Ghosts and Shadows
Sherlock Holmes: A Game of Shadows was pretty much as anticipated. A fun little romp, historically set in Victorian Europe. The big delta over the first Sherlock Holmes is the full introduction of Professor Moriarty, a worthwhile adversary and quality villain. I found the plot engaging and it moved along at a quick pace, never dragging. Occasionally the film gets a little too caught up in bullet time slow motion, but it’s not a major flaw.
An upside of seeing it in the theater is that, as opposed to HDTV at home, Robert Downey Jr. doesn’t come across like he’s mumbling. Although, soft spoken, you can clearly make out what Holmes is saying. More Kelly Reilly please.
The major downside is that I think I got jacked by a 3D bulb on a 2D projection. Roger Ebert clearly outlines the issues but the dang film looked like it was completely shot at midnight. I like the Cobb 12 Theater, but if it happens again I’ll have to ask for my money back.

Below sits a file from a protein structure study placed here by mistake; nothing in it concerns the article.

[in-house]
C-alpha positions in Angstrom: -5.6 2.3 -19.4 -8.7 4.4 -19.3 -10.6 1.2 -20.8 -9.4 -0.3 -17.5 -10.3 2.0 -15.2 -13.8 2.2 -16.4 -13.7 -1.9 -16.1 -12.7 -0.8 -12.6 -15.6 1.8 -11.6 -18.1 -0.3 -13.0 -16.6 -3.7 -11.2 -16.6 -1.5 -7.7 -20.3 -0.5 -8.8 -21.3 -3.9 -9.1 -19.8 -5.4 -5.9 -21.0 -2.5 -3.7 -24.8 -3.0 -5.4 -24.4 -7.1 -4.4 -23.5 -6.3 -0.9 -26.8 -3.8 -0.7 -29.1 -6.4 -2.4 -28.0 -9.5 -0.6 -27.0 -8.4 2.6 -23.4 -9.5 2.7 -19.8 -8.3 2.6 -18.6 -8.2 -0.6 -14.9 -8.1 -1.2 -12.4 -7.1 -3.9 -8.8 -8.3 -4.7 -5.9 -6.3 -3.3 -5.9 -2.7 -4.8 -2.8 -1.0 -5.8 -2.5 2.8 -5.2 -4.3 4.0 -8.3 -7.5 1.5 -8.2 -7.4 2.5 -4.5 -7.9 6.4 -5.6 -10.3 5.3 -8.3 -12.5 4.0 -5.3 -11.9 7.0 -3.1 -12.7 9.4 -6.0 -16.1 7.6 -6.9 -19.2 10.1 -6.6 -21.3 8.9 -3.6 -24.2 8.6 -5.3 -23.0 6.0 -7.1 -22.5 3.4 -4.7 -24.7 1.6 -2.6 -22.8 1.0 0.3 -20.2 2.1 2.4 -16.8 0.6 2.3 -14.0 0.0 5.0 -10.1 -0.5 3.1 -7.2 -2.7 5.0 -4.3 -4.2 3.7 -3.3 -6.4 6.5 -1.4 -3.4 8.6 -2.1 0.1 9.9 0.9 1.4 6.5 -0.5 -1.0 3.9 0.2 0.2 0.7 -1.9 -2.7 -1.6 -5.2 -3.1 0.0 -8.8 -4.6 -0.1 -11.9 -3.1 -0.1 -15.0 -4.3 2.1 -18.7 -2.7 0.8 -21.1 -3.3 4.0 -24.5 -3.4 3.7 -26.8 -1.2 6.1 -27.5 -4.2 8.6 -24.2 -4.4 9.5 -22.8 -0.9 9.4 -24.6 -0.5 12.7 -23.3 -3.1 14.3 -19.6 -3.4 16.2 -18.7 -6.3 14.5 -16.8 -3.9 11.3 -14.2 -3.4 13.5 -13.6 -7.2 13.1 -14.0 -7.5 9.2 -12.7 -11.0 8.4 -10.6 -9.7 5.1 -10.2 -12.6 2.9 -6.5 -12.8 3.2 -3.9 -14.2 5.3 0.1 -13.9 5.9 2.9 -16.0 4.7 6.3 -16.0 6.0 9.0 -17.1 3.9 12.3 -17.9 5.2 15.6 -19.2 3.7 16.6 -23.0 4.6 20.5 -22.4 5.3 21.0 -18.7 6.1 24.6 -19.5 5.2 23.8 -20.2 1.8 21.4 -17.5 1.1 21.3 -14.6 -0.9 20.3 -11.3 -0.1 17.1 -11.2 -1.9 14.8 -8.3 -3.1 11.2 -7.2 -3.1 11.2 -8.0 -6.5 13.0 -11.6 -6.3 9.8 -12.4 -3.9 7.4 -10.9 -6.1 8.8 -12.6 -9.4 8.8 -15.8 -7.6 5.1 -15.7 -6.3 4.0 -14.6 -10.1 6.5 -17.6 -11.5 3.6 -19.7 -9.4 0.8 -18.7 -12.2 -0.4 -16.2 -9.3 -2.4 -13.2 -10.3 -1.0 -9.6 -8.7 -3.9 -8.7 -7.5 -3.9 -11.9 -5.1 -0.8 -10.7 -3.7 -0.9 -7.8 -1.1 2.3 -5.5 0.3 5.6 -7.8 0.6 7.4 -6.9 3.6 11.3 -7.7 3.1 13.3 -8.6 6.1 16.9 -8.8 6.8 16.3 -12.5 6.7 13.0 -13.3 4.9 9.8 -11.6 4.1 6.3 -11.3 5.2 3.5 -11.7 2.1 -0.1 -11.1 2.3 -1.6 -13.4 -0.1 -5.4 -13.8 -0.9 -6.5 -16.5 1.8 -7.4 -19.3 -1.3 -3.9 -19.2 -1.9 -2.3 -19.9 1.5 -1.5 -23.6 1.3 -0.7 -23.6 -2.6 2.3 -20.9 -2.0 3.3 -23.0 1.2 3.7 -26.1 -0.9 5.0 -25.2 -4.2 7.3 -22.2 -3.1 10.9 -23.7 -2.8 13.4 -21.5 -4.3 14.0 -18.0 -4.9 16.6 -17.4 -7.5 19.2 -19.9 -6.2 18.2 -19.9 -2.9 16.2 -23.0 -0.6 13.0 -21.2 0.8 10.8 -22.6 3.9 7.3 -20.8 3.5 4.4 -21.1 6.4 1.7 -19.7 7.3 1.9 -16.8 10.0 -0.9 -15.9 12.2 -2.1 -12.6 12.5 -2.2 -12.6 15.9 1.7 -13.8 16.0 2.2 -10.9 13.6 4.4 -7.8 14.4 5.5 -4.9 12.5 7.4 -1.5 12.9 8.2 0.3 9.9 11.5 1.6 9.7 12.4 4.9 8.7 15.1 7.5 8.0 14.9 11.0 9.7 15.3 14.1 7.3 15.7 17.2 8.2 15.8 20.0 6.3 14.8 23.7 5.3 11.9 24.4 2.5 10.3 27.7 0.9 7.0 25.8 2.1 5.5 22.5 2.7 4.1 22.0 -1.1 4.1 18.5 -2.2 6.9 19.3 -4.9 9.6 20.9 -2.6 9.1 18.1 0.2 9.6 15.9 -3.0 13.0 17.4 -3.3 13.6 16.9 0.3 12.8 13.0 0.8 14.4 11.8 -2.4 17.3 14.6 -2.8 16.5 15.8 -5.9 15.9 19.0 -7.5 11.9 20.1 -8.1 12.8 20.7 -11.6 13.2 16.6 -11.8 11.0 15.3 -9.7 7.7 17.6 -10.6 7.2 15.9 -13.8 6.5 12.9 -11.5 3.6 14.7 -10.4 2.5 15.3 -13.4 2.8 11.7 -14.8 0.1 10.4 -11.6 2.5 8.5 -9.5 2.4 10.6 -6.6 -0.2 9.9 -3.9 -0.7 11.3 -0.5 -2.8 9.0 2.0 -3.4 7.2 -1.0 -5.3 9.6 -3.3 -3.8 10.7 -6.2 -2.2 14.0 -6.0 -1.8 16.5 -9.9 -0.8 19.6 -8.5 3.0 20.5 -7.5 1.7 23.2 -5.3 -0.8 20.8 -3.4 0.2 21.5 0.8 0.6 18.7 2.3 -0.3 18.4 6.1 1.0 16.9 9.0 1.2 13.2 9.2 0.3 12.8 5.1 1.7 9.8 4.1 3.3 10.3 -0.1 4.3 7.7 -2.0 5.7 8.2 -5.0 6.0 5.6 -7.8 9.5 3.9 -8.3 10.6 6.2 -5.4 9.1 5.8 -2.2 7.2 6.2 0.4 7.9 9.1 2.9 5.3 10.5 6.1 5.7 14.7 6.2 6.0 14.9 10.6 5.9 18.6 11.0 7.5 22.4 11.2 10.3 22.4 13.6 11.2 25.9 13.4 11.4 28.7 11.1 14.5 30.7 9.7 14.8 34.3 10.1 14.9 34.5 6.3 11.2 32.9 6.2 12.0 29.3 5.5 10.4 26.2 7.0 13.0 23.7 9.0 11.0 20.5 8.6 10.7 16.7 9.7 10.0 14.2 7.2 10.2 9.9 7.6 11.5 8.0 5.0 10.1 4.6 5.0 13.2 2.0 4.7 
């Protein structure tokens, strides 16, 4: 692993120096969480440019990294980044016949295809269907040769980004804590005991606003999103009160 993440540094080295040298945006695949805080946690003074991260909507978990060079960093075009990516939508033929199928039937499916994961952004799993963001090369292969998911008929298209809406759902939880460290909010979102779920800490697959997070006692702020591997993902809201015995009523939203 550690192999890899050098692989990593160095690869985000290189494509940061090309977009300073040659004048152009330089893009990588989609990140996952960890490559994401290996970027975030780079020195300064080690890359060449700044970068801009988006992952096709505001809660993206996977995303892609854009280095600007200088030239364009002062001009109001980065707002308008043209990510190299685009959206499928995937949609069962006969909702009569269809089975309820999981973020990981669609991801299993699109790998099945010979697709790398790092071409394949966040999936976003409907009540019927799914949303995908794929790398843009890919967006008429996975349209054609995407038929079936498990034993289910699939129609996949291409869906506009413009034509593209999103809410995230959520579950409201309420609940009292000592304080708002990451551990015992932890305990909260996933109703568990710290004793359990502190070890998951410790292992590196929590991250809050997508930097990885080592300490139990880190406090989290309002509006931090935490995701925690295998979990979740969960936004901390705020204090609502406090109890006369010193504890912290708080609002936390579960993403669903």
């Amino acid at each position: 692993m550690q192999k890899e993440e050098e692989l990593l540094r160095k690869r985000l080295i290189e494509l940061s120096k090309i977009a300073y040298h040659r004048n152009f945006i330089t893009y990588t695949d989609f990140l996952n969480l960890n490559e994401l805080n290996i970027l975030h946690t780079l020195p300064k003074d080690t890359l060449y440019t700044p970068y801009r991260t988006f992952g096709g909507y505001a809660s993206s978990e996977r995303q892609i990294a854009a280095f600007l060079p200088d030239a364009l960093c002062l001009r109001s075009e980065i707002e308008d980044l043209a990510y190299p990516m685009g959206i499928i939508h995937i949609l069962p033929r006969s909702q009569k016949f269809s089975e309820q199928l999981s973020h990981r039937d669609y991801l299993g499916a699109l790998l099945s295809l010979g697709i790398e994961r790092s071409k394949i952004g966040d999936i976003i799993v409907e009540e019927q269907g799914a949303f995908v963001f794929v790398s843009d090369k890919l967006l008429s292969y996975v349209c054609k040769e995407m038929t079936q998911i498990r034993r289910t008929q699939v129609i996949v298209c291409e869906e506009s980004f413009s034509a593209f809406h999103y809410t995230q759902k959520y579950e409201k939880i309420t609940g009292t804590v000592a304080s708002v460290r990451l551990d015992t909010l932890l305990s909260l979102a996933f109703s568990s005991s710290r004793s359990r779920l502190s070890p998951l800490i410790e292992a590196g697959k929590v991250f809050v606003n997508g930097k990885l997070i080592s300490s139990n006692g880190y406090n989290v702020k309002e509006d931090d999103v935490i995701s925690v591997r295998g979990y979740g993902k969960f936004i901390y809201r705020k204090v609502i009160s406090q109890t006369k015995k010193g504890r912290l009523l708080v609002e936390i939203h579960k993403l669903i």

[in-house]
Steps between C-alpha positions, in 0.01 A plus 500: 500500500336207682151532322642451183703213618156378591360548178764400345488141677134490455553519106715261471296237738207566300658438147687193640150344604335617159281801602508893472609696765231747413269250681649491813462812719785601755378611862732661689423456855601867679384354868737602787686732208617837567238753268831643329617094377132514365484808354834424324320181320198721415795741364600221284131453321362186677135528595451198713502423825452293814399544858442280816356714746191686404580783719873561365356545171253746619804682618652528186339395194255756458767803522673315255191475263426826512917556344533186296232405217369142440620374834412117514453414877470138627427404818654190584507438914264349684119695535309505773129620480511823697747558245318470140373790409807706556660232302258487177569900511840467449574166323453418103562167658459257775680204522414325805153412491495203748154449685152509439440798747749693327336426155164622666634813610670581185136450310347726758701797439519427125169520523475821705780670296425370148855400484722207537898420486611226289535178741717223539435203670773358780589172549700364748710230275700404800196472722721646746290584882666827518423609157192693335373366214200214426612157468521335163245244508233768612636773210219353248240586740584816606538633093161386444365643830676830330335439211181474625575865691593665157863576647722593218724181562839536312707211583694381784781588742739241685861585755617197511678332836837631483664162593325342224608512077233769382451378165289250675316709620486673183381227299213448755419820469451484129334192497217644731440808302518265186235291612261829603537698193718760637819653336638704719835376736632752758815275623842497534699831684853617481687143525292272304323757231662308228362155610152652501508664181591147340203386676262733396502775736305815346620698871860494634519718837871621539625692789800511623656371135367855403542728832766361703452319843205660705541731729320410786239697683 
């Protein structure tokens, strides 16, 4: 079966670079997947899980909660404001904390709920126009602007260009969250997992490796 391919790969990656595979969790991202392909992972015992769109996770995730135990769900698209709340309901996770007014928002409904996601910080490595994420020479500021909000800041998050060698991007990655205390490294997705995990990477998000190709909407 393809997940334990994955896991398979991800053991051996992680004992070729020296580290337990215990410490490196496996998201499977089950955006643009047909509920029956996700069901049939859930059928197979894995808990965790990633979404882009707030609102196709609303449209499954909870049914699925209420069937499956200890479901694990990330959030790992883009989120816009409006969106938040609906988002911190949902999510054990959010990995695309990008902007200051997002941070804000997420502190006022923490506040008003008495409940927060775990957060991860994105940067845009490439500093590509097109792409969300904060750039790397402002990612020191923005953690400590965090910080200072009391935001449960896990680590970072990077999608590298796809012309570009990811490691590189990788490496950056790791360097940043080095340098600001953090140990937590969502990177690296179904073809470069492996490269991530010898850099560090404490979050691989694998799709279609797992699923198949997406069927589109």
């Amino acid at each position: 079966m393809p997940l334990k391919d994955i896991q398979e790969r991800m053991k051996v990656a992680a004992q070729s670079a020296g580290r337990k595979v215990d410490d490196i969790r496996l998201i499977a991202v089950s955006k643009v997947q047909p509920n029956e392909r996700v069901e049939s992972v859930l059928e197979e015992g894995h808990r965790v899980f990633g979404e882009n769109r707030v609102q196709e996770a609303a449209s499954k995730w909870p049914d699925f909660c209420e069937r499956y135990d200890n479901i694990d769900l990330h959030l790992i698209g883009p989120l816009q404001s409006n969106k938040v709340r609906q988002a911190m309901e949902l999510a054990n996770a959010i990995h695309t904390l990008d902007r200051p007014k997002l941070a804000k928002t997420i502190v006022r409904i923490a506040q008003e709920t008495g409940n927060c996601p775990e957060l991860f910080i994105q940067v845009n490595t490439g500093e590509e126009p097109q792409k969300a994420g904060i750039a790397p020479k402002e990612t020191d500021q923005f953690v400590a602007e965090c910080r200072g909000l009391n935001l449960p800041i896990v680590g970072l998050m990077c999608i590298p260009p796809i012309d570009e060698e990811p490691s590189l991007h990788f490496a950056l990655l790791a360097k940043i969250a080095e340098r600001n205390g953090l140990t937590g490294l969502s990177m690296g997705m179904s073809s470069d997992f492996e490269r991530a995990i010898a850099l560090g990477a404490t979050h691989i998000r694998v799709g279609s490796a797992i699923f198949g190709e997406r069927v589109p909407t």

On a brighter note, Mission: Impossible Ghost Protocol showed at my nearby IMAX (real IMAX) theater. Memo to self, get to the theater earlier so you don’t have to sit in the second row, leading to a crick in the neck. Other than that, paying some extra shekels for the mega-screen was worth it. There are some scenes involving the Burj Khalifa where my heart literally leapt into my throat. Could have done with without the sandstorm chase scene, but that was made up for by the beautifully gigantic Paula Patton.
This Mission: Impossible was noticeably lighter than the previous two and more human. In somewhat of a return to the television roots, the film relies much less on gadgetry, and more on social engineering. Although I still love Philip Seymour Hoffman’s villain from the last edition. Heck, the iconic rubber masks from the first film are pretty much put out to pasture. And a huge dose of Simon Pegg added plenty of comedic touches.
Bonus. Since my IMAX is real IMAX, we didn’t get any trailers. But that was made up for by six minutes of The Dark Knight Rises prologue. Said prologue deserves a post of its own, but suffice it to say I’m now really looking forward to this film next year.
I can unreservedly recommend both Sherlock Holmes and Mission: Impossible for at least a matinee screening. If you have to pay full fare, you won’t feel ripped off although maybe a bit of buyer’s remorse for overpaying. They’l both make great movies on the home theater.